University of Southern California Graduate School of Business and Purdue University Krannert School of Management, respectively. We wish to thank Yuk-Shee Chan, Bob Johnson, Rene Stulz, and an anonymous referee for helpful comments on an earlier version of this paper. Remaining errors are our own.
Corporate Risk Management and the Incentive Effects of Debt
Article first published online: 30 APR 2012
1990 The American Finance Association
The Journal of Finance
Volume 45, Issue 5, pages 1673–1686, December 1990
How to Cite
CAMPBELL, T. S. and KRACAW, W. A. (1990), Corporate Risk Management and the Incentive Effects of Debt. The Journal of Finance, 45: 1673–1686. doi: 10.1111/j.1540-6261.1990.tb03736.x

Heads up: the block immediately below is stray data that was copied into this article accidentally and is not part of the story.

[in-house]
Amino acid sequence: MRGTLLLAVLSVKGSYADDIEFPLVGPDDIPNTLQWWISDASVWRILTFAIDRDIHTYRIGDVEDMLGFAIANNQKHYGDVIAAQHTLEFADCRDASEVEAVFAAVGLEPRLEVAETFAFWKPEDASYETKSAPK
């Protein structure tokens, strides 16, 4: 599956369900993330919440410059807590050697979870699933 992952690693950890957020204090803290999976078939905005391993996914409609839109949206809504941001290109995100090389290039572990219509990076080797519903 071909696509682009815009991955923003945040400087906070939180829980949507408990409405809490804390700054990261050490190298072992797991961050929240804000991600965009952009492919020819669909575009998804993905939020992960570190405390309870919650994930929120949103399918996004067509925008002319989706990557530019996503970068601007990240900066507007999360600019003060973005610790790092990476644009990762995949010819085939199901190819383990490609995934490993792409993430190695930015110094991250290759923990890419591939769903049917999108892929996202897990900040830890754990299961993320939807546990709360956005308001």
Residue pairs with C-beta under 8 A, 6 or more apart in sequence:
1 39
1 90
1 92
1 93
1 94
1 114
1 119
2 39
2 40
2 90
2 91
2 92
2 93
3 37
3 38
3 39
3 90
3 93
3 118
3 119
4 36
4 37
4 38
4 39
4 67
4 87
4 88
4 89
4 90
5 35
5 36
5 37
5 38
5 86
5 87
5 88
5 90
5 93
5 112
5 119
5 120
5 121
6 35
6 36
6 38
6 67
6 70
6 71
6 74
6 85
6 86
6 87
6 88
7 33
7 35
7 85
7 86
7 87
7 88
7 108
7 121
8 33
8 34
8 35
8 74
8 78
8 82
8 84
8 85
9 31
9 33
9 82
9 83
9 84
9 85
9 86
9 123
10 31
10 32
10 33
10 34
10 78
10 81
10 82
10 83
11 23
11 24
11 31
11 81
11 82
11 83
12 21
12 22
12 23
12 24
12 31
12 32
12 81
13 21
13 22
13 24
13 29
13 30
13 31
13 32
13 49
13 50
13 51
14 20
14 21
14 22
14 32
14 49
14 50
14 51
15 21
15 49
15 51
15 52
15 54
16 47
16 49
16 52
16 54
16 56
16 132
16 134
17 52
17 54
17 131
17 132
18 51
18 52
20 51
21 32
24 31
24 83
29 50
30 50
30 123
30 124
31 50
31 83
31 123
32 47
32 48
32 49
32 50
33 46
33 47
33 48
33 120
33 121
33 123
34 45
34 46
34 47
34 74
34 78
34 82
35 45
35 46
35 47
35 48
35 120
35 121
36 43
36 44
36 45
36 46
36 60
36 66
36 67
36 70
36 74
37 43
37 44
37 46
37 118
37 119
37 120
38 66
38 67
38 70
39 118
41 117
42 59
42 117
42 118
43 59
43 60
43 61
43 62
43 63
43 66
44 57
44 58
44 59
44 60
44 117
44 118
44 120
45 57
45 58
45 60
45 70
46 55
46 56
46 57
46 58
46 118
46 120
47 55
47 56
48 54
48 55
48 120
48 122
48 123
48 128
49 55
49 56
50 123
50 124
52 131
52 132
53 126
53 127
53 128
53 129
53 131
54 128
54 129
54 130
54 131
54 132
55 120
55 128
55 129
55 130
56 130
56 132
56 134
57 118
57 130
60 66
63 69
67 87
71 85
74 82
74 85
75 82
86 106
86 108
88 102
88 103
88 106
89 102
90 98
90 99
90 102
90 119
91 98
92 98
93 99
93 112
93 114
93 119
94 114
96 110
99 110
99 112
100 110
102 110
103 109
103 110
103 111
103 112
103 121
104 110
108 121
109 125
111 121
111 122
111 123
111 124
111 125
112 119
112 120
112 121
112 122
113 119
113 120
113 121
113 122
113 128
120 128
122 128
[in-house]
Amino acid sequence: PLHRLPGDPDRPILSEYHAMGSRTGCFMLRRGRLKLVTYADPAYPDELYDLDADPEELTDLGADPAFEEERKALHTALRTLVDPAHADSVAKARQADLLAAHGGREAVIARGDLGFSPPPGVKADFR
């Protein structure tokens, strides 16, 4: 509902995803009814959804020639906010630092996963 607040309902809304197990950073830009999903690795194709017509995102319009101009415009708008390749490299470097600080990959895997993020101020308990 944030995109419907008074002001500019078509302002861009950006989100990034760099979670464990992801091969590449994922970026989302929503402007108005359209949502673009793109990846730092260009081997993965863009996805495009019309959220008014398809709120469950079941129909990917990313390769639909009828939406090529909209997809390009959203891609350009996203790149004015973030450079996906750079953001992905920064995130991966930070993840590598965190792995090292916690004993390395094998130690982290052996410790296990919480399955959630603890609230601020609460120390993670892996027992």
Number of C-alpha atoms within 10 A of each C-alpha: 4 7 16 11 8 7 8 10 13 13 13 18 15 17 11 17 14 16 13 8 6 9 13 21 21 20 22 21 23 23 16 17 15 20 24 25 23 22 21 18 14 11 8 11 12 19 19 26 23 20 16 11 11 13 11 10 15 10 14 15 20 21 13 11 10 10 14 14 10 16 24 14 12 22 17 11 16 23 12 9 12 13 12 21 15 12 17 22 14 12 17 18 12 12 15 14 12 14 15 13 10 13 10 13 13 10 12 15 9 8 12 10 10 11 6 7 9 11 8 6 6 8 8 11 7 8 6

- Issue published online: 30 APR 2012
- Article first published online: 30 APR 2012
This paper demonstrates how the incentive of manager-equityholders to substitute toward riskier assets, commonly referred to as the “asset substitution problem,” is related to the level of observable risk in the firm. When observable and unobservable risks are sufficiently positively correlated, increases (decreases) in observable risk generate the incentive for manager-equityholders to increase (decrease) unobservable risk. Thus, credible commitments to hedge observable risk can benefit the firm's manager-equityholders by reducing the incentive to shift risk and the associated agency cost of debt. This provides a positive rationale for hedging diversifiable risk at the firm level.